Fresh from E3 and impressed by Ubisoft’s upcoming efforts, I decided to tackle Assassin’s Creed II, one of the biggest games in my pile of shame, earlier this month. Not only am I ready for Assassin’s Creed III, it’s now one of my most anticipated games of the year, thanks to my time with Ezio Auditore da Firenze.
When Assassin’s Creed II was being shown off at E3 2009, I was really impressed. Though I hadn’t played the first one (I’m not a fan of stealth, and I didn’t think I’d care for the gameplay), I thought the highly anticipated sequel looked incredibly good. But when it came out during the crowded holiday season, it wasn’t a high enough priority, and was quickly buried beneath a pile of new releases. After being similarly impressed by Assassin’s Creed III and accompanying PlayStation Vita title Liberation at E3 2012, I decided not to make the same mistake.
I popped in Assassin’s Creed II within 48 hours of returning from Los Angeles, deciding to skip over the first game entirely. I’m sure Altair’s story was interesting, but games that came out that early in this generation sometimes feel like unpolished tech demos compared to current releases, and the impression I got from friends was that the second game was a huge improvement. Even as I began to play, I had doubts. What if it wasn’t for me after all? What if I didn’t have enough patience to master the stealth needed for some of the missions? What if I couldn’t get into it and I’d just missed the boat entirely?
I’ve now mentioned stealth twice, because it’s a gameplay style of which I’m really not a fan. It doesn’t matter how good the game is; I just completely lack the patience for an entirely stealth-based title. Thankfully, Assassin’s Creed II makes sneaking around fun, much like the recent Batman games were able to. I also appreciate missions that give me a choice: remain unseen as you stalk and kill your target, or rush in, blades out, ready to fight. Though I’m often the rash, sloppy, kill-first-ask-questions-later type, ACII made me appreciate the strategy of stealth, and the satisfaction of moving through a crowded city without being noticed, even if I was leaving a trail of bodies along the way.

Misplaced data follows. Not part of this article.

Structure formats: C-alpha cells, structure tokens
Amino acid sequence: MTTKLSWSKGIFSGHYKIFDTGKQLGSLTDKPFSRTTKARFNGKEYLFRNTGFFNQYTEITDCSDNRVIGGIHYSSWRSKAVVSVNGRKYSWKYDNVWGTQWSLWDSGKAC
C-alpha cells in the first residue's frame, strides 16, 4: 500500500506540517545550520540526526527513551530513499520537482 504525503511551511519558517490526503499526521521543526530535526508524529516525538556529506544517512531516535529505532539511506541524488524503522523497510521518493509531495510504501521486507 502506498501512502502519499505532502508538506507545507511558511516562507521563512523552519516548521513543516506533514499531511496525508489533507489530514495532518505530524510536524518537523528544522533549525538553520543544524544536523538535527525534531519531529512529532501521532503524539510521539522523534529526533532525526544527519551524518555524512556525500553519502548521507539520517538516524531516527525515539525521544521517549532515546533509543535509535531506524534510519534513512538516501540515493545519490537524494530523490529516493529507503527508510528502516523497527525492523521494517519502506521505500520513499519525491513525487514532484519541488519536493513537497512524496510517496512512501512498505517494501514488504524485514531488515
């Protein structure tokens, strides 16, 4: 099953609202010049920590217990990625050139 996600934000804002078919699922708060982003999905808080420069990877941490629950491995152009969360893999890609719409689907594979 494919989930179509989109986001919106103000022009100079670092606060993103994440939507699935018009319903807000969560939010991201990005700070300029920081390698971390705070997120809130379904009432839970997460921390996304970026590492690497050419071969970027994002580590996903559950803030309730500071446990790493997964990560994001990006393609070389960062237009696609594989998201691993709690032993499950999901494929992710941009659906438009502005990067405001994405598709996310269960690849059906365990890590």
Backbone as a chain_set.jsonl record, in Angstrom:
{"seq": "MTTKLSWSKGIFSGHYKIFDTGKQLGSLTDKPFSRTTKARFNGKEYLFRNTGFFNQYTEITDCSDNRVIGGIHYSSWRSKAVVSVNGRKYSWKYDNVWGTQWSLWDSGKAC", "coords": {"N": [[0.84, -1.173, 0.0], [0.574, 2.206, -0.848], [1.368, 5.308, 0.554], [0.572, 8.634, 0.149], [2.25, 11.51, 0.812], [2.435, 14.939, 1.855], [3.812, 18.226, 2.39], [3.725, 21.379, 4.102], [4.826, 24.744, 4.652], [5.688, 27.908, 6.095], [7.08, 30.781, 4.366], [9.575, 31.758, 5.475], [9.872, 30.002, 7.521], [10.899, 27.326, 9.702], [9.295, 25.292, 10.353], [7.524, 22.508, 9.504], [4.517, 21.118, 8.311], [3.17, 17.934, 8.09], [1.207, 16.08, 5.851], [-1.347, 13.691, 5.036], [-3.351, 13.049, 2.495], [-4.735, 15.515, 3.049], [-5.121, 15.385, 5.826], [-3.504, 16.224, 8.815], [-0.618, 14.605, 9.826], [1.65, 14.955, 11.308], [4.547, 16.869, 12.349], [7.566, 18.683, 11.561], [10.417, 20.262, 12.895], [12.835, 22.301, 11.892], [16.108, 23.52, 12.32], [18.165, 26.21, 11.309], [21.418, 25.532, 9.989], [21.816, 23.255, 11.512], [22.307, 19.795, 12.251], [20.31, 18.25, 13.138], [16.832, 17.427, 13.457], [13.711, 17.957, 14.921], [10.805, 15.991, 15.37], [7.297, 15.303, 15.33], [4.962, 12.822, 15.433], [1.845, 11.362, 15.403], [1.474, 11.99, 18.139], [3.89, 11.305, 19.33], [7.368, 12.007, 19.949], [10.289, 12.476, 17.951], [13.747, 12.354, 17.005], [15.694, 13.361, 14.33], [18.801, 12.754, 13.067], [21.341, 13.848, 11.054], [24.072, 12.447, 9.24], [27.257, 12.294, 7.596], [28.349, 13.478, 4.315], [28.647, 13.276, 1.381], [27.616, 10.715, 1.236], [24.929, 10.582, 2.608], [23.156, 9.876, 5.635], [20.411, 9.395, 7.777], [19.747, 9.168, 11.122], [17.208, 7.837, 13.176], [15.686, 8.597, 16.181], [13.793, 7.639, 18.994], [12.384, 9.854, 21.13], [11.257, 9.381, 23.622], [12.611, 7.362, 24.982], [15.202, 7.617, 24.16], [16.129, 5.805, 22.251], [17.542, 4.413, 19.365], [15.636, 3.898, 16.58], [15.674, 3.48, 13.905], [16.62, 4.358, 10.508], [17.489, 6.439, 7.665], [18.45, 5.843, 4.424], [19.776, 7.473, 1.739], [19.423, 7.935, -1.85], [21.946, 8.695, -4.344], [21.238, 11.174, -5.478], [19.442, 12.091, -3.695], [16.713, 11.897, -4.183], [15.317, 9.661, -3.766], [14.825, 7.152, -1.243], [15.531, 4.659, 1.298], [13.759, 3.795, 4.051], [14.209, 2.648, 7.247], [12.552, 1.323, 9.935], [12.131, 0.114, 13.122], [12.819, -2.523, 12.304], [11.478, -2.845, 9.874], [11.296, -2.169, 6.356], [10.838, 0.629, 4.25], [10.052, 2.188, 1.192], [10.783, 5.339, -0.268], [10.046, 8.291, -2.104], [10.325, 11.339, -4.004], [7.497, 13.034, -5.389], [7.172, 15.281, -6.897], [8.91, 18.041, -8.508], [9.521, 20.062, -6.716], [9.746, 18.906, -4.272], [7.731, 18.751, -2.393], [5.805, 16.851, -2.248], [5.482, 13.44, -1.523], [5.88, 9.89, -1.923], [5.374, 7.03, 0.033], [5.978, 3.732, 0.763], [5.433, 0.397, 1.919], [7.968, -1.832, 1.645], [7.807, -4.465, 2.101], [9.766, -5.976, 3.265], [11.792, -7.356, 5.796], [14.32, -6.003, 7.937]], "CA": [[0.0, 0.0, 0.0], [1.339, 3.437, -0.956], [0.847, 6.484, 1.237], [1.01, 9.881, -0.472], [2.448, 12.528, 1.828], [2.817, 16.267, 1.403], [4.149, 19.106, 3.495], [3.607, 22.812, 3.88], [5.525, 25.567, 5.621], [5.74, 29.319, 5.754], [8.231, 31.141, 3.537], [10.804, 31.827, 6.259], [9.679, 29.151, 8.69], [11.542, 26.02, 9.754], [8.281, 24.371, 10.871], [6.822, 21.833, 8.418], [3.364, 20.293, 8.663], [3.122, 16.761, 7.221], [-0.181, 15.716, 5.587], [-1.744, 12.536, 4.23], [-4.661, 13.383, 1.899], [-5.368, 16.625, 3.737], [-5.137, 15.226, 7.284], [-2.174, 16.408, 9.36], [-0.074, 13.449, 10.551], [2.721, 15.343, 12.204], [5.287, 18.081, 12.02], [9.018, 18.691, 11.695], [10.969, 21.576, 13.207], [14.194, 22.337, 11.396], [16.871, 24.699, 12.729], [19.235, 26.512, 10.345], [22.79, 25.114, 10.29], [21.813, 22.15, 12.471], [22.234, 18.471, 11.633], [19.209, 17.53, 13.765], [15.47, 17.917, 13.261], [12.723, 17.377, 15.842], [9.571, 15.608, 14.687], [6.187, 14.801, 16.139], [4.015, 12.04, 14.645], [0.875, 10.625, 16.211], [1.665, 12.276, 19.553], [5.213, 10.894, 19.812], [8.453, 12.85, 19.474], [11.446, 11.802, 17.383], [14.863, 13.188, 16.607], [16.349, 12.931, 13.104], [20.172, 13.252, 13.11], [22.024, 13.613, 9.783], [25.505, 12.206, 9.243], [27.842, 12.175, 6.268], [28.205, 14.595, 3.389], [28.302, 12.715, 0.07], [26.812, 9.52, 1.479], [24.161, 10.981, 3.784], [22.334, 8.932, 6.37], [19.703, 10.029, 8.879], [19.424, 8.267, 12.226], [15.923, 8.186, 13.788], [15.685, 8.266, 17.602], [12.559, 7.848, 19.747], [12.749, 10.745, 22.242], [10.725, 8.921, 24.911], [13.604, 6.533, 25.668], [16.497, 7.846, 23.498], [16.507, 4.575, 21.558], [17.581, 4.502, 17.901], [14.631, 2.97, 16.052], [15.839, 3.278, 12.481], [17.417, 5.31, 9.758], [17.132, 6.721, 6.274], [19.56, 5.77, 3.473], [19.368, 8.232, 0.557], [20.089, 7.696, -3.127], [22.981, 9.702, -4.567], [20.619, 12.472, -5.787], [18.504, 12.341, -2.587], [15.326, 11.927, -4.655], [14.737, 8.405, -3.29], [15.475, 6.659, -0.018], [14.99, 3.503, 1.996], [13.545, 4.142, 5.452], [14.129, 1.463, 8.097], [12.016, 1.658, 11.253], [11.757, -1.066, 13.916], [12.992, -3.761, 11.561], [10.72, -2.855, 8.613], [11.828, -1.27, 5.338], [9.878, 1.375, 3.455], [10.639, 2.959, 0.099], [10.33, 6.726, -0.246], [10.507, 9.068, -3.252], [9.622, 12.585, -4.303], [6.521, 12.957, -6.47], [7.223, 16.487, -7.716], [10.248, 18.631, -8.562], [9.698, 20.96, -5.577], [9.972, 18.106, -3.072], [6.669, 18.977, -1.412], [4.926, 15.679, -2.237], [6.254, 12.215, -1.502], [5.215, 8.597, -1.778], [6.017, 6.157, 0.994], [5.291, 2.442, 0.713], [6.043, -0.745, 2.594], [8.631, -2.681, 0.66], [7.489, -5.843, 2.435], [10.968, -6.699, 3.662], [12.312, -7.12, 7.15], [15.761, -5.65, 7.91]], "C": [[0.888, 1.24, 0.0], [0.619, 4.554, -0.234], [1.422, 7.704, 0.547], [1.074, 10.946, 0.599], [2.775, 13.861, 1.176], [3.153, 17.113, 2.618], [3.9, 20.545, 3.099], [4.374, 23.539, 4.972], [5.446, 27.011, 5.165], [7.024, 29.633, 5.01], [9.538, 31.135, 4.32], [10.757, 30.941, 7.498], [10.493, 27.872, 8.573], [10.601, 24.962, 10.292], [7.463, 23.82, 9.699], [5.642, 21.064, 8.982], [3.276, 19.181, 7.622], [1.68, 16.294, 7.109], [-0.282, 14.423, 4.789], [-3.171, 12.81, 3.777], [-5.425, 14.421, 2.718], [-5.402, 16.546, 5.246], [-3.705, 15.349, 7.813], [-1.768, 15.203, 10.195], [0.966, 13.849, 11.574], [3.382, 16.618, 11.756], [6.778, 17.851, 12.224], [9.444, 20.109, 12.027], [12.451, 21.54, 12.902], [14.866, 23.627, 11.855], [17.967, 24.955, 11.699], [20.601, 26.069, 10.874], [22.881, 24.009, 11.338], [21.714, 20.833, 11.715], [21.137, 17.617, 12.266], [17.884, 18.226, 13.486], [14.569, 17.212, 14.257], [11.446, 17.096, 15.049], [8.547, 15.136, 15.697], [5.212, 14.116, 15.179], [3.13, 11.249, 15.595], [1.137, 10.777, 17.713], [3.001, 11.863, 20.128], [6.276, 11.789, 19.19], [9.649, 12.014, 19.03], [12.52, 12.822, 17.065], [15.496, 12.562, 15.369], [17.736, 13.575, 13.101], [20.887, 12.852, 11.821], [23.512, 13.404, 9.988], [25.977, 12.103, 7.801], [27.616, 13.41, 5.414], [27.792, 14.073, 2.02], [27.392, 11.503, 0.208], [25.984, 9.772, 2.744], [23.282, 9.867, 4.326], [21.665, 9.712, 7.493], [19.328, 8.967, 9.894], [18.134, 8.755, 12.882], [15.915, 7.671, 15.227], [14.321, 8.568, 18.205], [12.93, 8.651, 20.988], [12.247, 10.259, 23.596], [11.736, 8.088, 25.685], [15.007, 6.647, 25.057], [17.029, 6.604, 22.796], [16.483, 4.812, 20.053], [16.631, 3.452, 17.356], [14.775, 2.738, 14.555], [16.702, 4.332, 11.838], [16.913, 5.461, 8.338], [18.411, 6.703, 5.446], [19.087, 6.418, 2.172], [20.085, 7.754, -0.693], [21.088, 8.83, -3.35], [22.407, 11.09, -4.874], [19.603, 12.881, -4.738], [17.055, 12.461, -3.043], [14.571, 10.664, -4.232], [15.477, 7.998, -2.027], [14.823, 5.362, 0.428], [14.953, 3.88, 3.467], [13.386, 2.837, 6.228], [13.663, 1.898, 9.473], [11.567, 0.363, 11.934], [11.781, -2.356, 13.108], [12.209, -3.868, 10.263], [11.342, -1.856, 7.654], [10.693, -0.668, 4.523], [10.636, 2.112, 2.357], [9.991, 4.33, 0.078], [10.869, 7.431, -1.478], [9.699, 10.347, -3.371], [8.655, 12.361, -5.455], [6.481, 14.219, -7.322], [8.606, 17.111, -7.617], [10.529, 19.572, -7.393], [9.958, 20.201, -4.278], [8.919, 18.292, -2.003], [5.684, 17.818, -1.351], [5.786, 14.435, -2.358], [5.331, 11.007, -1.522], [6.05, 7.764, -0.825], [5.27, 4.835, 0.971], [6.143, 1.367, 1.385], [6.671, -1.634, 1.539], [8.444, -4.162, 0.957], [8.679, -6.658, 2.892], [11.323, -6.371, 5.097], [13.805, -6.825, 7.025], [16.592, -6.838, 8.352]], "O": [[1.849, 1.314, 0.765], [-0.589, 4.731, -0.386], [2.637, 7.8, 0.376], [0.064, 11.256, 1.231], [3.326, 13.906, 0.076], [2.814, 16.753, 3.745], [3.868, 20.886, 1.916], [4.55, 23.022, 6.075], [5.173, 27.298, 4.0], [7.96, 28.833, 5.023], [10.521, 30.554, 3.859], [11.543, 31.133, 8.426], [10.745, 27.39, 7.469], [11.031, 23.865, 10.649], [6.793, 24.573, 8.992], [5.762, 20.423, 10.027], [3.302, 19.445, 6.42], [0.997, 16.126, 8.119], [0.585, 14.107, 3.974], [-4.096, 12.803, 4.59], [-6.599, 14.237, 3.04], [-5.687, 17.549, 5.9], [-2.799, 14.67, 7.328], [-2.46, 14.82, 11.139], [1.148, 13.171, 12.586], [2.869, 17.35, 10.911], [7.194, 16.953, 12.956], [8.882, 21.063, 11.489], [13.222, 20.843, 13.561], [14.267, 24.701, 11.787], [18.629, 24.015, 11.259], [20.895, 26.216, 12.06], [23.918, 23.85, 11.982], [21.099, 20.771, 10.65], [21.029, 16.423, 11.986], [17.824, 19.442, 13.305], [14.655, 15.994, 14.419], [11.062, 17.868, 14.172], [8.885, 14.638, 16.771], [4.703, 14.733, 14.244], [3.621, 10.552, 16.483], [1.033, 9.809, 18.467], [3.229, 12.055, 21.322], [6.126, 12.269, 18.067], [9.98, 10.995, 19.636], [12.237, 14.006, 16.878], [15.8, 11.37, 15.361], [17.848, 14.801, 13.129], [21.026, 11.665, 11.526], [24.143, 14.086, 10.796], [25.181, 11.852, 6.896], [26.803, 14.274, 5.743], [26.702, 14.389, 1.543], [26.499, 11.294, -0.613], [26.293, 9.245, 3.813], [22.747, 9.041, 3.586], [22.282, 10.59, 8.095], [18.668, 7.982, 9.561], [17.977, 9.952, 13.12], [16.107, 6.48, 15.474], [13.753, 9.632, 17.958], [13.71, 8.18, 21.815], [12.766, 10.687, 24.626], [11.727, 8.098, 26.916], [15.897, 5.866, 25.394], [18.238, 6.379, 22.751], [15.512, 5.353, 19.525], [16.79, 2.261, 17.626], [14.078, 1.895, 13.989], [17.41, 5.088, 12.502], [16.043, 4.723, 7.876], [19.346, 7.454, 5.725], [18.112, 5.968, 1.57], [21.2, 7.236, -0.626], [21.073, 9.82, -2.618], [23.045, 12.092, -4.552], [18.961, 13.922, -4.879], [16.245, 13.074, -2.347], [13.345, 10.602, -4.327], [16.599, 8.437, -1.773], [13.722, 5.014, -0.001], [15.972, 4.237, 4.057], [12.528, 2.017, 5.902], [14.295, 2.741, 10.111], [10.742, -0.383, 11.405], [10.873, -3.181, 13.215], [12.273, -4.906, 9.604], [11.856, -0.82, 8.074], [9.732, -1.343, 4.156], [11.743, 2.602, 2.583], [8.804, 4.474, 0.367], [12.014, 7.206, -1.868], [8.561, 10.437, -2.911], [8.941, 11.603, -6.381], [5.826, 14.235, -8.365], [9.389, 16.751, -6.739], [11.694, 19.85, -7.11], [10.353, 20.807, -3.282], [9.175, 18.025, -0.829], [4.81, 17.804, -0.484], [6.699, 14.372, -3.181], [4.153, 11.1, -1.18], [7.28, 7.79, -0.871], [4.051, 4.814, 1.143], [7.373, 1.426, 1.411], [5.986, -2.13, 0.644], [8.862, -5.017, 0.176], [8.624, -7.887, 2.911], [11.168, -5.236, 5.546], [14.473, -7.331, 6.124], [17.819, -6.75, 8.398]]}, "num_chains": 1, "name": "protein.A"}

After a few hours, I was completely hooked. I couldn’t even remember why I hadn’t played it before, it was just so good. The game is also a lot deeper than I expected, with lots of hidden things to find, buildings to upgrade, people to assassinate. I expected a much more linear experience, but to have those kinds of options to give me a break between story missions was refreshing. Of course, Assassin’s Creed II definitely isn’t problem-free. I experienced quite a few frustrating moments as I made my way through the game, including some Tomb Raider-esque camera issues and annoying timed races through the crowded streets.
In the end, those issues were minor. I beat the game and immediately started Assassin’s Creed: Brotherhood, which I’m now about halfway through. At this rate, I’ll finish off Ezio’s story well in advance of the two games in the series coming out this holiday season. I’ve even been neglecting newer titles, like the Civilization V expansion I was so excited about, in favor of games that the industry has long since stopped talking about. Thankfully, later this year I won’t be left out of the conversation.